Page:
Don’t get me wrong. I had, and continue to have, lots of friends in college, and I enjoy the time I spend with them, however, I felt alone with them, through no fault of their own. I felt alone in too many situations, and it was a heartbreaking feeling. I believed that I didn’t have anything to guide me through the falls I was facing. That’s when I got scared: the feeling of loneliness that overcomes you even when you are in a room full of people you love. That’s when I realized that I was done for. I believed I was a liability to my parents, and I will never be as determined and hardworking as my sister, or my batchmates, and of course, since I will probably never be able to play football again, the easiest option for me was to escape: escape all situations where I am reminded of this fact. I tried to meditate continuously, but that didn’t work for me, so I realized that perhaps, I required a bigger escape, an escape which would cease my existence, because, I thought to myself, nobody would be losing too much. If I were to stay where I was, it was necessary for me to feel that I wasn’t alone, and I had a handle on my life, but I didn’t. I always felt loneliness and kept lashing out at my poor friends who tried to talk to me, because I knew they wouldn’t understand. I was convinced that I was a mess too difficult to untangle, and there was nobody who could help me.
At right about this point, when I was casually browsing through my inbox, I saw an E-mail from my University Dean, about how there was a counsellor available on campus, twice a week. I decided to take a leap of faith, and go to them and pour my heart out. And I did. It took a while, but after two to three weeks, I was genuinely feeling better- better about myself, better about others, and better about my life in general. I was taken aback that it took me this long to address the problems I had, and I put myself through so much by just being reluctant, because I was certain that I’d find no help, when it was literally twenty steps away.
Of course, even before facing such problems myself, I knew that the youth of today is riddled with a multitude of problems which cause them mental agony, and takes a toll on their mental health, and it always surprised me that they never chose to go seek help. However, after facing such problems myself, I understood why there was so much trepidation involved. I was on the path to getting better, and I was further away from my problems, as compared to say, a year ago, and this made me realize that in one way or another, I was responsible for letting my batchmates and peers know how important it is to take that leap of faith. I put up a message on my batch group and had several people reach out to me, and I was stunned that there were so many people who wanted to talk to me. Everybody seems put together on the outside but they are all bogged down by their own problems, which is why when Maitreyee asked me to pen down this article, I jumped at it and grabbed the opportunity with both hands to let the world know that it is necessary to overcome the taboo surrounding mental health. It’s time for people, who have not faced any mental health issues, to realize their good fortune, and help their peers and friends know that it’s okay to reach out to them. Anybody and everybody who has somehow gathered the courage to tackle their problems and speak out about them, need to be appreciated. We need to certainly build an environment that is more conducive to addressing such problems.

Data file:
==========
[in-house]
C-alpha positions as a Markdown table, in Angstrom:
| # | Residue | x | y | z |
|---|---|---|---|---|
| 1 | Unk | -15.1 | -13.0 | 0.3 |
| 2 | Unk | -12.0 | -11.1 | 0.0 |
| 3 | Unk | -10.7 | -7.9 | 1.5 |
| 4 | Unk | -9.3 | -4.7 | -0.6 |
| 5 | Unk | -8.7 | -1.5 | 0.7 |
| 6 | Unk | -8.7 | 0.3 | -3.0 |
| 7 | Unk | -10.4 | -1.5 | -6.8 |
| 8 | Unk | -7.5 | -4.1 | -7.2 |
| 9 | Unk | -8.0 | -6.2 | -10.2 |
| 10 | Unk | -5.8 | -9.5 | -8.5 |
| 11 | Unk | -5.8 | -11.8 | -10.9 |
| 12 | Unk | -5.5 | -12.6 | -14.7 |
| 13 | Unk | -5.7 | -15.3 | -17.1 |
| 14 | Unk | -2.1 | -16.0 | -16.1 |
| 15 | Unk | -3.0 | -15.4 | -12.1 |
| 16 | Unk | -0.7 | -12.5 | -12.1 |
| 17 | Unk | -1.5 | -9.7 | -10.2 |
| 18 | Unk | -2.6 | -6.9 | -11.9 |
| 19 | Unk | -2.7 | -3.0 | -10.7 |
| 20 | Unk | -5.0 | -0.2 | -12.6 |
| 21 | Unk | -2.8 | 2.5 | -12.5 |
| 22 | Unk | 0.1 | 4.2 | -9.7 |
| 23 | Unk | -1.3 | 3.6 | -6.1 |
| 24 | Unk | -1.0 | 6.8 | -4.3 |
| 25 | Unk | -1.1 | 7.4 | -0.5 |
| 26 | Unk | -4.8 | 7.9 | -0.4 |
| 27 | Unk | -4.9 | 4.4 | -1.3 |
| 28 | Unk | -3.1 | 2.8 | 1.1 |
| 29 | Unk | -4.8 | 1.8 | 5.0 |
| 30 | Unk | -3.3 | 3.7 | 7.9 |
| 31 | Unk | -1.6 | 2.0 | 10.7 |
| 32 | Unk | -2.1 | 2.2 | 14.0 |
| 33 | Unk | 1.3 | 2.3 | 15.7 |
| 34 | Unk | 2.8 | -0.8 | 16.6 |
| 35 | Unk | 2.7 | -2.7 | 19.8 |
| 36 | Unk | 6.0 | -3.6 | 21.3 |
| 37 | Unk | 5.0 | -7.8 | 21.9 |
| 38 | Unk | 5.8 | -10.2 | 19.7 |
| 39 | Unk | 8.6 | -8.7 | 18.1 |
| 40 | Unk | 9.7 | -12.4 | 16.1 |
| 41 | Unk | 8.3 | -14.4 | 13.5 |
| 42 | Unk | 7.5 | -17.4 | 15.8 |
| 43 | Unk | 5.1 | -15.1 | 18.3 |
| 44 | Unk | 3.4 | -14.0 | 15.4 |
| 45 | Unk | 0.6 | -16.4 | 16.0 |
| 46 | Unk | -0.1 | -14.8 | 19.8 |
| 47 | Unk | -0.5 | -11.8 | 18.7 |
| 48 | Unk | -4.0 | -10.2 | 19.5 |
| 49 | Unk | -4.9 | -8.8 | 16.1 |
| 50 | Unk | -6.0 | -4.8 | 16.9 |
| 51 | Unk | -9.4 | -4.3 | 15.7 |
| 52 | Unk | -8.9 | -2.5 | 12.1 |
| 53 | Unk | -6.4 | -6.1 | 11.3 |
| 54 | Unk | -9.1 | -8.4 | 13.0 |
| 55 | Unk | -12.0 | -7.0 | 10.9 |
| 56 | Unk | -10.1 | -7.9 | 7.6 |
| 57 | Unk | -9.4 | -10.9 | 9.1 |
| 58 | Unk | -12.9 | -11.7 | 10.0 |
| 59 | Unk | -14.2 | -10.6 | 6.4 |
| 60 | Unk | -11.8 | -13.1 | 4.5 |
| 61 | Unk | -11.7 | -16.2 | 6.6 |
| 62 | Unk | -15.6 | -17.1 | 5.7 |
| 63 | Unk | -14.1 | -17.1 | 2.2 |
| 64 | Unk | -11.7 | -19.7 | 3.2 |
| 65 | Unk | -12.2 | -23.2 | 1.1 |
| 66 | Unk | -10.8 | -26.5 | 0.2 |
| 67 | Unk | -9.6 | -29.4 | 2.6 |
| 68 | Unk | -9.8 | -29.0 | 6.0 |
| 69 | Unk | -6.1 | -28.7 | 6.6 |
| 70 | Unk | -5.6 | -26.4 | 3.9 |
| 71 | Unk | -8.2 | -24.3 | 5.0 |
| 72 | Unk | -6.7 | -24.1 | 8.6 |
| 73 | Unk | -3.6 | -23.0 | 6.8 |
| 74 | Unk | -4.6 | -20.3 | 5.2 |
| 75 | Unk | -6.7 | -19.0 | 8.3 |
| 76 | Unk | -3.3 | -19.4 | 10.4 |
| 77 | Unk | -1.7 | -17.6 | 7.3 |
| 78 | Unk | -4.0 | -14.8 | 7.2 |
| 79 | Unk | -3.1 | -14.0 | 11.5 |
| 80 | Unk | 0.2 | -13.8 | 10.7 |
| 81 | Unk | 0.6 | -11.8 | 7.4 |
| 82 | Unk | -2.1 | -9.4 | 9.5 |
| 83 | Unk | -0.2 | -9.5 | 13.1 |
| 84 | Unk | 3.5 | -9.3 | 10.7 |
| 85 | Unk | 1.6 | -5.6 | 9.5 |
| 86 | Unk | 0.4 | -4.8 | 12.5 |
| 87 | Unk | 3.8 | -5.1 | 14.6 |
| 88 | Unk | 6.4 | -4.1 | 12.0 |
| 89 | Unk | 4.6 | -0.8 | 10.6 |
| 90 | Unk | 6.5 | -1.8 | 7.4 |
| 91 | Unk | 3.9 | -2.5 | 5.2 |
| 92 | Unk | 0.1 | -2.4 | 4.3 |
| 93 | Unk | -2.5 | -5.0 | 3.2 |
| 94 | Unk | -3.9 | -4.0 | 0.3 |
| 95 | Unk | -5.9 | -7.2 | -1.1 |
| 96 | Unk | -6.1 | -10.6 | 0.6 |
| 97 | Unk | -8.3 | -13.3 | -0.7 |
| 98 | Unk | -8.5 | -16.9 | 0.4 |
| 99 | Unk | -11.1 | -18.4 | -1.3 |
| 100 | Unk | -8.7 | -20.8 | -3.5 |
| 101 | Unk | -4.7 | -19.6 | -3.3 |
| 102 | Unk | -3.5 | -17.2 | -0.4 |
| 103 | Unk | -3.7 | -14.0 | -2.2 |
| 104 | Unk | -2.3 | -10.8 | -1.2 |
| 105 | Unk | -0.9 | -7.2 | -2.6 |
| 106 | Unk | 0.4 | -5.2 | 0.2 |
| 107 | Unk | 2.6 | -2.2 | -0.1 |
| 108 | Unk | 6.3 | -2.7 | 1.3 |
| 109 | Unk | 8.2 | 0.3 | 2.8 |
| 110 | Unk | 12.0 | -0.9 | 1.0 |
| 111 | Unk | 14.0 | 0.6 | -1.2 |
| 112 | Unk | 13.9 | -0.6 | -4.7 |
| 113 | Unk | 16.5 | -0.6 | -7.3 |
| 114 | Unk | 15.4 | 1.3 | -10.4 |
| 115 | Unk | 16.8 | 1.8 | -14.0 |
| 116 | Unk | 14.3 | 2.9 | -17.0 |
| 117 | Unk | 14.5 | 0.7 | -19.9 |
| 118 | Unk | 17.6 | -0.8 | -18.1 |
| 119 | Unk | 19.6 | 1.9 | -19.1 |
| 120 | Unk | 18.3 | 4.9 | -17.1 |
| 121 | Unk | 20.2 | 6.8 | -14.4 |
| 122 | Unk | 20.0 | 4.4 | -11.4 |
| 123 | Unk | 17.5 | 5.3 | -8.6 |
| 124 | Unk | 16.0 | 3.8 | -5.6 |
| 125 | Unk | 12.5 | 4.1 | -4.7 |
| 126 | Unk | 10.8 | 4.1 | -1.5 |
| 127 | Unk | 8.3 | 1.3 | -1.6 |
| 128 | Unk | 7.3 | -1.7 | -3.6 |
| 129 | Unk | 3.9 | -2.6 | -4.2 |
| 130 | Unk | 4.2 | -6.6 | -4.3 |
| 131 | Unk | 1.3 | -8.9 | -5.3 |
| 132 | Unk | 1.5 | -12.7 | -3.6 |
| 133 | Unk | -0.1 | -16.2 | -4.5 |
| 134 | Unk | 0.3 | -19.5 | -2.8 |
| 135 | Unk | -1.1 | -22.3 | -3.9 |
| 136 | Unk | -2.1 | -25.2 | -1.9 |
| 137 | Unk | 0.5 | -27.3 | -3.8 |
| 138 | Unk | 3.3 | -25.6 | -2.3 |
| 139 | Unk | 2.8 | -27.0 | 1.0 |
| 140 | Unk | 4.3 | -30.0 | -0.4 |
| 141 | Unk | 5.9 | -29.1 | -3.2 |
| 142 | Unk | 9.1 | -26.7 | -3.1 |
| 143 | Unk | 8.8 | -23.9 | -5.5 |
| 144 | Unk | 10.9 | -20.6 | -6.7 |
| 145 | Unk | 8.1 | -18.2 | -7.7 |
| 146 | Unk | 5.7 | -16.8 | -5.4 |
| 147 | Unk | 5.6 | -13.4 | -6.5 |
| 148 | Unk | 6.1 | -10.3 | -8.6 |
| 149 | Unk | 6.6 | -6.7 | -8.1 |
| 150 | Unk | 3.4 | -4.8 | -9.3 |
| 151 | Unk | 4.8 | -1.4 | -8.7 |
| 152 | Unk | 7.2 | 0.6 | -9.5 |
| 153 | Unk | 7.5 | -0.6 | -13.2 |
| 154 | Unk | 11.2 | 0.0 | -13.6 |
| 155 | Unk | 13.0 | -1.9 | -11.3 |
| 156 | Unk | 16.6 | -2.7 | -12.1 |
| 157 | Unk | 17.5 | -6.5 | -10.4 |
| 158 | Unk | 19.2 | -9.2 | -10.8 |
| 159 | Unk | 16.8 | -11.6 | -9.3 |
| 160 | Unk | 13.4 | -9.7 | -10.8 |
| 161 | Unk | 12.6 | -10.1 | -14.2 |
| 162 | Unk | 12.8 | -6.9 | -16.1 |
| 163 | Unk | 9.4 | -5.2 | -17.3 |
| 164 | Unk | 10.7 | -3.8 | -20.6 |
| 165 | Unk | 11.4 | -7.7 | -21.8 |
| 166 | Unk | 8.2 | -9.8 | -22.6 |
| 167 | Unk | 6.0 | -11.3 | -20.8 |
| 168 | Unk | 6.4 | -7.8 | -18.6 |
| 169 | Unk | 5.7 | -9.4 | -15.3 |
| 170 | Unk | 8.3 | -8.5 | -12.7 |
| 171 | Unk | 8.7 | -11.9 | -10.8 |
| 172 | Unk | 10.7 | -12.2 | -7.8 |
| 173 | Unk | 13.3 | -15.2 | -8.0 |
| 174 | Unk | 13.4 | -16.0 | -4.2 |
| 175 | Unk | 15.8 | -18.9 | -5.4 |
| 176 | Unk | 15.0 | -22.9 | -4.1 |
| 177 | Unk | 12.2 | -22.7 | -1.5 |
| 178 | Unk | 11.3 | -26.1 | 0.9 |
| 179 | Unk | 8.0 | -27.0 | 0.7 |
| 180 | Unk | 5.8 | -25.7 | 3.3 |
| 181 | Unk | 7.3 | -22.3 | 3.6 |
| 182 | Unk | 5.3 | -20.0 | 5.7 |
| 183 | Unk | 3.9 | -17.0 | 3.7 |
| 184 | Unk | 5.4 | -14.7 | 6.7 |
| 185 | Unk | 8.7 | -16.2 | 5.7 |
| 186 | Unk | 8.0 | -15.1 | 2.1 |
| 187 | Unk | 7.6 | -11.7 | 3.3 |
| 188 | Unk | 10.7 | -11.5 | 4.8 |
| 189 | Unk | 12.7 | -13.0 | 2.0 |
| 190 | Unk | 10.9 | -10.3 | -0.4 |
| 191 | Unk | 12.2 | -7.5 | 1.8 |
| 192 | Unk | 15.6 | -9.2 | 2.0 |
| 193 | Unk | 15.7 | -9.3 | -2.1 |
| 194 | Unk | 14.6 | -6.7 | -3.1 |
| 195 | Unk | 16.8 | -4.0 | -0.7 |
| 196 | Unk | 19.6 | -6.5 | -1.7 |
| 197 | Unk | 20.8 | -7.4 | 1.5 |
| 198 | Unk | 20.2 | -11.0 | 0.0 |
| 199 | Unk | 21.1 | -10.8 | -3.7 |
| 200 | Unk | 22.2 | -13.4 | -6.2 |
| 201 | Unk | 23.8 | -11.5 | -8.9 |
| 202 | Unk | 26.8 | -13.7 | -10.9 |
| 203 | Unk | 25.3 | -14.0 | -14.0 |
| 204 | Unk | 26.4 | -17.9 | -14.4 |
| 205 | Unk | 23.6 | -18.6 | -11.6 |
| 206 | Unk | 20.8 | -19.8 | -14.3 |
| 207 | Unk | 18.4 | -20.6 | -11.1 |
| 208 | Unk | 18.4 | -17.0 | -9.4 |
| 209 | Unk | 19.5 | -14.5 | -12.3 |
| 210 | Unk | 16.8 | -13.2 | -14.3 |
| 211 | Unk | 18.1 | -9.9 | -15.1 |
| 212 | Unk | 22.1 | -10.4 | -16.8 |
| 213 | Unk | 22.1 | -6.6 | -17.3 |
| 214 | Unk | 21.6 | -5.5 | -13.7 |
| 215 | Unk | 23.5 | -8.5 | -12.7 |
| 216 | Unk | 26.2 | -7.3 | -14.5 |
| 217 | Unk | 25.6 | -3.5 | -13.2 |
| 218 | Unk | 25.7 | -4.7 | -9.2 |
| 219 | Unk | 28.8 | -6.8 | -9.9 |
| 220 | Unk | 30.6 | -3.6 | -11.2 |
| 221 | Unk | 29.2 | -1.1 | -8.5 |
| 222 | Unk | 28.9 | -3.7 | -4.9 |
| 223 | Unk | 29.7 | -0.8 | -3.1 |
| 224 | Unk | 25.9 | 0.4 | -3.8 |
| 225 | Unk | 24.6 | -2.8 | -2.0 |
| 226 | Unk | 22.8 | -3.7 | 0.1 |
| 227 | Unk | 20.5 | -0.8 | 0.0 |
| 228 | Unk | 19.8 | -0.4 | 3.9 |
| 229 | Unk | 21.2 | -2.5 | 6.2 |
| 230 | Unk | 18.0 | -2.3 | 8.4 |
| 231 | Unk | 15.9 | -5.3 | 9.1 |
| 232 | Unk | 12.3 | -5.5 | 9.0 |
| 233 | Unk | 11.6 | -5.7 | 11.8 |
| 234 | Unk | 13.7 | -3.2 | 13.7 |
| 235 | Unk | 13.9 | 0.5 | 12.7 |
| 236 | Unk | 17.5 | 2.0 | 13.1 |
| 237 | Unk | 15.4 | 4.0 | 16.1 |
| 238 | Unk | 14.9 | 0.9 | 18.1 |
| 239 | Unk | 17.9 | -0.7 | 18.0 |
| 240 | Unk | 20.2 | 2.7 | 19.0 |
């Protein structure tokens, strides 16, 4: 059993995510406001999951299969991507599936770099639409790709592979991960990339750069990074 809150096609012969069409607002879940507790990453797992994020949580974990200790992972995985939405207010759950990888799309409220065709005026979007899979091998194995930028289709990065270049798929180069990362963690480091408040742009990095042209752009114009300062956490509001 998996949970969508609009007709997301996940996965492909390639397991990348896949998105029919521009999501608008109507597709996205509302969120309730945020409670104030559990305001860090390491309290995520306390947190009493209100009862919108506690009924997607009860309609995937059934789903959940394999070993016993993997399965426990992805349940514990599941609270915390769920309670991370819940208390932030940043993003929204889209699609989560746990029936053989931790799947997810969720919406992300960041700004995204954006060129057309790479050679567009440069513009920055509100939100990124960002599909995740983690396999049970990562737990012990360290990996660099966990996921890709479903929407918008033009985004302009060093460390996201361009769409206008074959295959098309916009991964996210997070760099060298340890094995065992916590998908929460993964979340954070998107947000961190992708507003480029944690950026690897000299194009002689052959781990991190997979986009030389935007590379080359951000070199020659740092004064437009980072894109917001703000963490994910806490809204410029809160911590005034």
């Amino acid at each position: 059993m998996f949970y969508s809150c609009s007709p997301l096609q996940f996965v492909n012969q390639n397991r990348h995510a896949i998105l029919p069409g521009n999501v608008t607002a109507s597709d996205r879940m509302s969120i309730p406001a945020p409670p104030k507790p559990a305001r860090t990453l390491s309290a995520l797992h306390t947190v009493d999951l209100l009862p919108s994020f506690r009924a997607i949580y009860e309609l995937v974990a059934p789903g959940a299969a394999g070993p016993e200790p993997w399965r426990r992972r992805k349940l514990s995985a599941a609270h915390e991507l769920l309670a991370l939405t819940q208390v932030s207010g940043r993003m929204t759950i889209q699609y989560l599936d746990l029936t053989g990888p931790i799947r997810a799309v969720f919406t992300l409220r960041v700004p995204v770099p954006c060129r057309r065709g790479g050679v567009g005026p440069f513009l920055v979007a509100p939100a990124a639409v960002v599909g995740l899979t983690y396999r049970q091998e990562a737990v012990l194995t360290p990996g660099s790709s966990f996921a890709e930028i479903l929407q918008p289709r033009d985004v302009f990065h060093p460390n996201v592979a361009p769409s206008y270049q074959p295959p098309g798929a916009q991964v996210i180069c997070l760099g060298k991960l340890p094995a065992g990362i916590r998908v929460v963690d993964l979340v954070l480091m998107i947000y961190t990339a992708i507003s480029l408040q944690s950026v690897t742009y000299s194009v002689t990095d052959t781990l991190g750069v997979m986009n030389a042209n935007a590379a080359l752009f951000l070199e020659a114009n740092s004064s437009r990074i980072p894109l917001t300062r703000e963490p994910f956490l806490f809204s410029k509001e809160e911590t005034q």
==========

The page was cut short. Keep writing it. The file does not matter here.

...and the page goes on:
It needs to be understood that at times, our friends and parents, as close as they may be to us, might not be the best people to understand what we are going through, which is why, the best recourse would be to seek professional help. They would not be judgmental, and at the same time, they would not be prejudiced towards you. There won’t be any spoonfeeding, but they will make it possible for you to make the best decisions for yourself.
It won’t be an instant transformation, and I cannot promise that it will be a nice bed of roses all along, but at least it’s a start. You have to know that you are not alone in this, and I mean that in as literal a way as possible. But even if you are not alone, know that what you are going through, is not normal. Don’t get used to all the troubles your mind is facing, because honestly, you don’t deserve it. It doesn’t matter that I don’t know you, but I can say with a cent percent certainty that nobody deserves this. You deserve better and you need a little push to guide you in that direction.
Healing is a tedious process, but if it is something that helps you get better, grab it with both hands, no matter how difficult it is. You will learn more about yourself than you ever knew, you will learn to accept your flaws with less hatred towards yourself, and there’s a strong probability that you will learn to be okay with your past self. Seeking help will give you the calmness and clarity that you need. You will learn to be real with yourself, and that will make all the difference.
I urge you to try and lift your leg for that one step, no matter how heavy your leg feels.
“Trauma creates change you don’t choose, healing is about creating change you do choose.”